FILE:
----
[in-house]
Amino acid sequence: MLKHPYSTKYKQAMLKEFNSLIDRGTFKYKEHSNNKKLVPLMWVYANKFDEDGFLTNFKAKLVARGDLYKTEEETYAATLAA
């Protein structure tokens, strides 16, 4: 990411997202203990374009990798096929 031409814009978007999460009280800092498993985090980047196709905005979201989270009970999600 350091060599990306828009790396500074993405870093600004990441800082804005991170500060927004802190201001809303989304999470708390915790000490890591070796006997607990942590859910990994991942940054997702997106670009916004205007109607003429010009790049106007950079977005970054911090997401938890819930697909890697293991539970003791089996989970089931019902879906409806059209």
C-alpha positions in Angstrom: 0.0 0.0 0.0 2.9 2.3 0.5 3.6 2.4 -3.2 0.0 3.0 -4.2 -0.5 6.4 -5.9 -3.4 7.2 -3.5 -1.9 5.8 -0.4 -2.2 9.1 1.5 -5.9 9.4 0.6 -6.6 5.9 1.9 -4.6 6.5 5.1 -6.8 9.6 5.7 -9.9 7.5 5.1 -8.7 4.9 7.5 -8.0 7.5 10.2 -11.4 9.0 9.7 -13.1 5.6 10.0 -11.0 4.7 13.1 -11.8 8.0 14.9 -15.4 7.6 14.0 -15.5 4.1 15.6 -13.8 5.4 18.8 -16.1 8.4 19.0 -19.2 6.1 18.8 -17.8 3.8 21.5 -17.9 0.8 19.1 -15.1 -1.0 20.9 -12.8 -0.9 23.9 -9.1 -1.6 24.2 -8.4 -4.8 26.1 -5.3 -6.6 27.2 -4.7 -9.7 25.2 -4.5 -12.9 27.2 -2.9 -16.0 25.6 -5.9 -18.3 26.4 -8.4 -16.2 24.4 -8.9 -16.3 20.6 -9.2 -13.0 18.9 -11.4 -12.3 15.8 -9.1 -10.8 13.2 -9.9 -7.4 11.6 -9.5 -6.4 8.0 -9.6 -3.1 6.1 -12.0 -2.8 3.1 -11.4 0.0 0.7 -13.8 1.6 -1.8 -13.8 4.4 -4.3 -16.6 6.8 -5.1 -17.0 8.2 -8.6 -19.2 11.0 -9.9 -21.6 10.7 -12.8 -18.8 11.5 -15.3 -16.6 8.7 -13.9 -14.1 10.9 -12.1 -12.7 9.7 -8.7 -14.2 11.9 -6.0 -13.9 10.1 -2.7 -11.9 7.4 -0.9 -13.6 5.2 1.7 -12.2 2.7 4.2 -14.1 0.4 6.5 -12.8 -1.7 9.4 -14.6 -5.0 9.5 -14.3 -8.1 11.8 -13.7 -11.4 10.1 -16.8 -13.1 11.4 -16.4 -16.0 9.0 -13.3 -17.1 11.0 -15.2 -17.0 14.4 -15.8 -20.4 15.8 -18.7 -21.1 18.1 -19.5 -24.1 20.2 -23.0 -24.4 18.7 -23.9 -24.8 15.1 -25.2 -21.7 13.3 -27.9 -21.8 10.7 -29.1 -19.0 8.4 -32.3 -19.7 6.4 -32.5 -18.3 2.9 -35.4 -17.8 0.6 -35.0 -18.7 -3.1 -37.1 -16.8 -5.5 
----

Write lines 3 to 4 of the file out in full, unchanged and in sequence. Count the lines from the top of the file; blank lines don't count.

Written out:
């Protein structure tokens, strides 16, 4: 990411997202203990374009990798096929 031409814009978007999460009280800092498993985090980047196709905005979201989270009970999600 350091060599990306828009790396500074993405870093600004990441800082804005991170500060927004802190201001809303989304999470708390915790000490890591070796006997607990942590859910990994991942940054997702997106670009916004205007109607003429010009790049106007950079977005970054911090997401938890819930697909890697293991539970003791089996989970089931019902879906409806059209």
C-alpha positions in Angstrom: 0.0 0.0 0.0 2.9 2.3 0.5 3.6 2.4 -3.2 0.0 3.0 -4.2 -0.5 6.4 -5.9 -3.4 7.2 -3.5 -1.9 5.8 -0.4 -2.2 9.1 1.5 -5.9 9.4 0.6 -6.6 5.9 1.9 -4.6 6.5 5.1 -6.8 9.6 5.7 -9.9 7.5 5.1 -8.7 4.9 7.5 -8.0 7.5 10.2 -11.4 9.0 9.7 -13.1 5.6 10.0 -11.0 4.7 13.1 -11.8 8.0 14.9 -15.4 7.6 14.0 -15.5 4.1 15.6 -13.8 5.4 18.8 -16.1 8.4 19.0 -19.2 6.1 18.8 -17.8 3.8 21.5 -17.9 0.8 19.1 -15.1 -1.0 20.9 -12.8 -0.9 23.9 -9.1 -1.6 24.2 -8.4 -4.8 26.1 -5.3 -6.6 27.2 -4.7 -9.7 25.2 -4.5 -12.9 27.2 -2.9 -16.0 25.6 -5.9 -18.3 26.4 -8.4 -16.2 24.4 -8.9 -16.3 20.6 -9.2 -13.0 18.9 -11.4 -12.3 15.8 -9.1 -10.8 13.2 -9.9 -7.4 11.6 -9.5 -6.4 8.0 -9.6 -3.1 6.1 -12.0 -2.8 3.1 -11.4 0.0 0.7 -13.8 1.6 -1.8 -13.8 4.4 -4.3 -16.6 6.8 -5.1 -17.0 8.2 -8.6 -19.2 11.0 -9.9 -21.6 10.7 -12.8 -18.8 11.5 -15.3 -16.6 8.7 -13.9 -14.1 10.9 -12.1 -12.7 9.7 -8.7 -14.2 11.9 -6.0 -13.9 10.1 -2.7 -11.9 7.4 -0.9 -13.6 5.2 1.7 -12.2 2.7 4.2 -14.1 0.4 6.5 -12.8 -1.7 9.4 -14.6 -5.0 9.5 -14.3 -8.1 11.8 -13.7 -11.4 10.1 -16.8 -13.1 11.4 -16.4 -16.0 9.0 -13.3 -17.1 11.0 -15.2 -17.0 14.4 -15.8 -20.4 15.8 -18.7 -21.1 18.1 -19.5 -24.1 20.2 -23.0 -24.4 18.7 -23.9 -24.8 15.1 -25.2 -21.7 13.3 -27.9 -21.8 10.7 -29.1 -19.0 8.4 -32.3 -19.7 6.4 -32.5 -18.3 2.9 -35.4 -17.8 0.6 -35.0 -18.7 -3.1 -37.1 -16.8 -5.5 